- A villein’s diet was very different to ours. It did not change very much year in, year out. Sometimes a villein might have meat, usually bacon because pigs were easy to keep. There were no fridges, so meat was salted or smoked to keep it fresh. Poor families often went hungry. One child in every three would die before its first birthday, because there was not enough food.
Changes in villages in Norman times
- One of the major changes was that for many villagers, their lord was no longer an Anglo-Saxon and was a Norman instead. Another key change was that there was a decline in the number of freemen. This was because, under the feudal system, the organisation of the land meant that peasants had to give up their freedom in order to get land to work on so that they could feed themselves and their families.
- Buildings in villages also changed after 1066. In many villages, the manor was rebuilt in order to demonstrate the power of the lord. The church was also often rebuilt out of stone.
- The houses of the poor in villages would be dark and dismal. Homes were made up of a single room, often without windows and with a fire in the centre for cooking and warmth. This meant that homes were very smoky with just a hole in the roof for the smoke to escape. The floor was earth with a straw covering. Animals would be let into the house at night.
- The vast majority of people in the village would work the land. There were some other jobs available, for example the blacksmith and the miller. There would also be people in the village who worked as carpenters and weavers, providing important skills to their fellow villagers.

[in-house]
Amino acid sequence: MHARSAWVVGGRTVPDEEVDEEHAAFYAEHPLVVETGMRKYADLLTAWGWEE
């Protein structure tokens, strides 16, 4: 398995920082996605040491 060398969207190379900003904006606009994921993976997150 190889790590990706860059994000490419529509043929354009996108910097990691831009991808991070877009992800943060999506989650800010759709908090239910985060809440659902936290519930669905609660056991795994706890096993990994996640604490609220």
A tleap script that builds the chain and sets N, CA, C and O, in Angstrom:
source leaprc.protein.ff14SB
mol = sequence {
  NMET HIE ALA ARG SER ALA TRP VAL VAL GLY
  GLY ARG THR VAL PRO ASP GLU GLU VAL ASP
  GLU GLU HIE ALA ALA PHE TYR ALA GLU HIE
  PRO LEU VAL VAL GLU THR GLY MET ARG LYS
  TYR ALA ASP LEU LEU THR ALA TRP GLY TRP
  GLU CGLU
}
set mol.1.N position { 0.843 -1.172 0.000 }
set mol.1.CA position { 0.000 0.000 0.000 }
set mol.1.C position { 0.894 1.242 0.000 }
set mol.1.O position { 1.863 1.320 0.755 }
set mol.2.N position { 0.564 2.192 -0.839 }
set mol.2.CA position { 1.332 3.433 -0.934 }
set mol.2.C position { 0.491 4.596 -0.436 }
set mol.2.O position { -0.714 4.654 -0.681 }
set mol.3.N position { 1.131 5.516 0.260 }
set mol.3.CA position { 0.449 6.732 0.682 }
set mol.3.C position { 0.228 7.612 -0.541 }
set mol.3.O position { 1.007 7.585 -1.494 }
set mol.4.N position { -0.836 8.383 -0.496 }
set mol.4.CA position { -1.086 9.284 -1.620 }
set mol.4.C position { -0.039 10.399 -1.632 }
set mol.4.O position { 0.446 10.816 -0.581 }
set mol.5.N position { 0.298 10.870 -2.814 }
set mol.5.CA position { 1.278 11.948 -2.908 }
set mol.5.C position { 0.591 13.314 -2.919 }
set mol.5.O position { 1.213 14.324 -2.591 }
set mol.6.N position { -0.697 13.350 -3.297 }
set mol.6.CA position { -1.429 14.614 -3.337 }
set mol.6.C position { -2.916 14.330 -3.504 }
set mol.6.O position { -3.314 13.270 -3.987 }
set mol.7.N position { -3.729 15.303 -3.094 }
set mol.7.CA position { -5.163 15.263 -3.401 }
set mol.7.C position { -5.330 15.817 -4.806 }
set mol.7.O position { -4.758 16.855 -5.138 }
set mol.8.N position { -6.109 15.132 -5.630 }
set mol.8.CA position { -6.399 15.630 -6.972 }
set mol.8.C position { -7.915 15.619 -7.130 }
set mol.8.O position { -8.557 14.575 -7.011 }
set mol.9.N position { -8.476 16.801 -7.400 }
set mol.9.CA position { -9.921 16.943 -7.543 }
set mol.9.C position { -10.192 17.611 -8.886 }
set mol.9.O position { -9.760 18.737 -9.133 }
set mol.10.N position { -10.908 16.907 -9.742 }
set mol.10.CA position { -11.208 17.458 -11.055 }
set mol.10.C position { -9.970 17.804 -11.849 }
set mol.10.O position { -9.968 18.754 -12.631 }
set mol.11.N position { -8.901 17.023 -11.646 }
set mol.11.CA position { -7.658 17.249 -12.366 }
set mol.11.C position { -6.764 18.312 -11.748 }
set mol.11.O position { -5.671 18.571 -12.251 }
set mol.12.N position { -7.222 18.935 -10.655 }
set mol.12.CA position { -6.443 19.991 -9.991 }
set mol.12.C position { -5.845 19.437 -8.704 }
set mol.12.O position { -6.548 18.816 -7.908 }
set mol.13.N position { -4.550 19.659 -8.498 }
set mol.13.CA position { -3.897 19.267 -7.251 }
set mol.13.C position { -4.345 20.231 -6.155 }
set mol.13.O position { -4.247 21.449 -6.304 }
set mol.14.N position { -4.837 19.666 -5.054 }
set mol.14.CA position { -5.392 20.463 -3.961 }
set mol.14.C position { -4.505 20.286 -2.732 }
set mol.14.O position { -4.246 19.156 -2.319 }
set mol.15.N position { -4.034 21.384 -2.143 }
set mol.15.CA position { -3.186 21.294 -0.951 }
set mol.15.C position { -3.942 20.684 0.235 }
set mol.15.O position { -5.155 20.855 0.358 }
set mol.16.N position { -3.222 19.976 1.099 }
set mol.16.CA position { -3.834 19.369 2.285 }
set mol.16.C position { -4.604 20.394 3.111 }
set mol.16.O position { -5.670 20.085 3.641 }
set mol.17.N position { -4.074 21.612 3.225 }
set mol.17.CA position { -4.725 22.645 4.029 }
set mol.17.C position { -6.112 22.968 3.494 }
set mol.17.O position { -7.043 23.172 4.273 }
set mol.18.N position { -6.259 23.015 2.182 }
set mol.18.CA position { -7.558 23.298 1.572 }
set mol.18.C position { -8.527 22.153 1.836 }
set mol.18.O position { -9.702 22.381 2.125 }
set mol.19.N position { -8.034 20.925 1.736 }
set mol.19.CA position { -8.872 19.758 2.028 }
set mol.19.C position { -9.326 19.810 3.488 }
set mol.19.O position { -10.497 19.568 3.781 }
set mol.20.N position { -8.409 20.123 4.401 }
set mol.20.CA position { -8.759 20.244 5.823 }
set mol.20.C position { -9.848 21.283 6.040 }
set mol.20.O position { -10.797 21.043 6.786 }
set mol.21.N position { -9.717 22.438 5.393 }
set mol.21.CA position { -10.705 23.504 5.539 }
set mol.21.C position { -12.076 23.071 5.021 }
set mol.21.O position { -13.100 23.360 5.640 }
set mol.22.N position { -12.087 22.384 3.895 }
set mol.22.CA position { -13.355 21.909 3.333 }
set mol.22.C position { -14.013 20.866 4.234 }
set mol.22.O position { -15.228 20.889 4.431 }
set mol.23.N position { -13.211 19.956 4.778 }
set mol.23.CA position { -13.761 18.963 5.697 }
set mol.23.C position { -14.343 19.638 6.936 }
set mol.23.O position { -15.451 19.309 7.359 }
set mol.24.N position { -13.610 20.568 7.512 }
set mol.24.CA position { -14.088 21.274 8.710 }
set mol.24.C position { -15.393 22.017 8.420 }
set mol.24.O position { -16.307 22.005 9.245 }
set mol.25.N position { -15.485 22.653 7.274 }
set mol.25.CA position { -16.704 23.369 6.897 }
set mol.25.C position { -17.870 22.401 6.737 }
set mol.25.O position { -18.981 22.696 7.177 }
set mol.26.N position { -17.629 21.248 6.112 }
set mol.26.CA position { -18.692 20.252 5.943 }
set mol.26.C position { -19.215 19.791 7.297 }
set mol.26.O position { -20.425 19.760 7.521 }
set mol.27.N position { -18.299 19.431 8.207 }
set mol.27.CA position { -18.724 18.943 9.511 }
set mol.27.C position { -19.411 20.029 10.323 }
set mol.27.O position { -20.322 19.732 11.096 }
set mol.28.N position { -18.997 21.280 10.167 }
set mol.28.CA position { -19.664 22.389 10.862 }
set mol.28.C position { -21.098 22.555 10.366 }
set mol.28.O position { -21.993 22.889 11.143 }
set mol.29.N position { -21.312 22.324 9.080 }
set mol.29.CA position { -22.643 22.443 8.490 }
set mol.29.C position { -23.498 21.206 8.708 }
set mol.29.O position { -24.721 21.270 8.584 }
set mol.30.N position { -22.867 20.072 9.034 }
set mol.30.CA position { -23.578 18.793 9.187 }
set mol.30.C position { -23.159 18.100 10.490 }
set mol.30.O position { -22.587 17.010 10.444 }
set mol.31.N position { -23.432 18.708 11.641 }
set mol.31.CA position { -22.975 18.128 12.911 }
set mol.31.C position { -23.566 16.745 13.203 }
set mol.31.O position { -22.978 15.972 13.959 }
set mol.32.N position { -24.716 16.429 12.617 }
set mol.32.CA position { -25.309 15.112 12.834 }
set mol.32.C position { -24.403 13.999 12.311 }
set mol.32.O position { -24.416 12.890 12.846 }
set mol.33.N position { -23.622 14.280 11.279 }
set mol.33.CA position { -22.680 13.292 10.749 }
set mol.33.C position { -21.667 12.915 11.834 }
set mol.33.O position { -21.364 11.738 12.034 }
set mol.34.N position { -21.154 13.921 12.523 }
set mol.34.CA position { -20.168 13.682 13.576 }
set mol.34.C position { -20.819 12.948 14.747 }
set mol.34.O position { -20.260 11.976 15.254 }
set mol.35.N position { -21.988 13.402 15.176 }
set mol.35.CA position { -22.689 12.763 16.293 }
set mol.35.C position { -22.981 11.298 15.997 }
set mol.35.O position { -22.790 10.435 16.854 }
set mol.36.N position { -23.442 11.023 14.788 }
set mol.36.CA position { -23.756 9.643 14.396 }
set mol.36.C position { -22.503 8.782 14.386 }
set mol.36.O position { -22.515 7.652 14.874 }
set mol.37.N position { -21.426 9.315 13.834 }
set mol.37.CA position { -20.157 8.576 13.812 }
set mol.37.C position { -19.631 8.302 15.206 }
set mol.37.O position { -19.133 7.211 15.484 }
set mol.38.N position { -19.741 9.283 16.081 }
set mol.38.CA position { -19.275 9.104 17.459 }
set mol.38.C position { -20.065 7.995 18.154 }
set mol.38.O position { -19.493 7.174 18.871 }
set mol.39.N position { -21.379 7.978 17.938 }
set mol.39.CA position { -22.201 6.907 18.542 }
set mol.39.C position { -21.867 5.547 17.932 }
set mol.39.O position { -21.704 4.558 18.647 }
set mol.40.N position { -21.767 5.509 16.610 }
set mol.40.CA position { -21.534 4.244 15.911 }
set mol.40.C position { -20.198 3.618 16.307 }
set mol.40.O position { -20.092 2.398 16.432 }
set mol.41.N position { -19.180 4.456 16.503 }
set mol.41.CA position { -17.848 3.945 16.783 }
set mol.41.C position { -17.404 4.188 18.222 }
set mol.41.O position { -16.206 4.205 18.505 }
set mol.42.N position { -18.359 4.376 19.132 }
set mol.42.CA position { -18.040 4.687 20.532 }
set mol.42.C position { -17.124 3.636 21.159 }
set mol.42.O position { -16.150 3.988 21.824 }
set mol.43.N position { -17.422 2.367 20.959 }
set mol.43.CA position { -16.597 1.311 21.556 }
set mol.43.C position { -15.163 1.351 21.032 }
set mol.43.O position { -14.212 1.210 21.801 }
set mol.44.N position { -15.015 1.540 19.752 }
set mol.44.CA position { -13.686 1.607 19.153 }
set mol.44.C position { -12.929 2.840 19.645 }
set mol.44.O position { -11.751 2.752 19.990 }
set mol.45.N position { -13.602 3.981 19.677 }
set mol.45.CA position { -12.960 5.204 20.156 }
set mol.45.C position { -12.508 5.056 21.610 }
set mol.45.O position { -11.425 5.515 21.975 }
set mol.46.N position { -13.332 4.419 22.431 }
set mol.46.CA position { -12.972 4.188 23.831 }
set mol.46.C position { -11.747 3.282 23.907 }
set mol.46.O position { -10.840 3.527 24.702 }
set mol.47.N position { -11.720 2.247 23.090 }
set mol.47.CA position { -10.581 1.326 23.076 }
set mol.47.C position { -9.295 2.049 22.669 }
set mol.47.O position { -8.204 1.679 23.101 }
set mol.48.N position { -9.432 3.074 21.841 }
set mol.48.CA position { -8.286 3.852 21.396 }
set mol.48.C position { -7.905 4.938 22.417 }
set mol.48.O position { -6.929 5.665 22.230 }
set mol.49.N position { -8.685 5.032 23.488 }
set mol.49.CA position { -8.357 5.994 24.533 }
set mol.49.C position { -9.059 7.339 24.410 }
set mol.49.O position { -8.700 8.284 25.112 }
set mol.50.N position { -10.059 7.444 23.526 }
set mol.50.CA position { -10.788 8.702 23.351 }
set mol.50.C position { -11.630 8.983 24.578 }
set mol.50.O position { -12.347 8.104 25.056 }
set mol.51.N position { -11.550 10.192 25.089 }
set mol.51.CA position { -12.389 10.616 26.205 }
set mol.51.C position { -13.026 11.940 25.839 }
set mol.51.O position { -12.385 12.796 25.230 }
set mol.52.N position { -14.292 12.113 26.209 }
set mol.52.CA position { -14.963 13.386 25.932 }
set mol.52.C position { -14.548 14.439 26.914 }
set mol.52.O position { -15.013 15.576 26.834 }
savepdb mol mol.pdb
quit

- Groups of craftsmen called guilds also emerged during this period. Each guild had specialities and was able to move up the social ladder through hard work. Some examples were guilds for weavers, dyers, armourers, painters, masons, bookkeepers, bakers and candlemakers.
- Members of guilds had well-defined positions including apprentices, journeymen and masters. Despite being skilled workers during this period, women were not allowed to join or form their own guild. Much of the local economy was influenced by guilds of merchants as they controlled the flow of trade. Before a journeyman could be a master, he needed to produce a masterpiece to be approved by the guild masters.
- Aside from villages populated by peasants, few towns existed in medieval England. Aside from London, towns in England included the cities of Lincoln, Chester, Canterbury, York, and Hereford.
- Such towns were known as cathedral cities for being the religious and trade centres of the kingdom. Both traders and pilgrims were attracted to these towns. Most medieval towns emerged at crossroads or a river where people could meet easily. These towns were usually guarded with fences for security, especially at night. Some were heavily walled with bricks, like the towns of Canterbury and York.
- Towns served as the kingdom’s economic centre as many merchants and traders from villages and other kingdoms came for business. More merchants meant more trade and more taxes to be collected by a sheriff.
- During this period, houses in towns were usually two-storey.
- Below were workshops open for customers, with the craftsman’s house above. Streets in medieval towns were congested, narrow, and busy with sellers.
- Gates at towns were closed when a bell rang for curfew.
Usually, guards patrolled the streets for thieves.
- In the medieval period, towns were built on trade. Merchant guilds dominated business, thus controlled governance as well. Charters in towns were one of the main source of royal revenue. Along with merchant guilds were craft guilds which were divided into three levels; masters, journeymen and apprentices.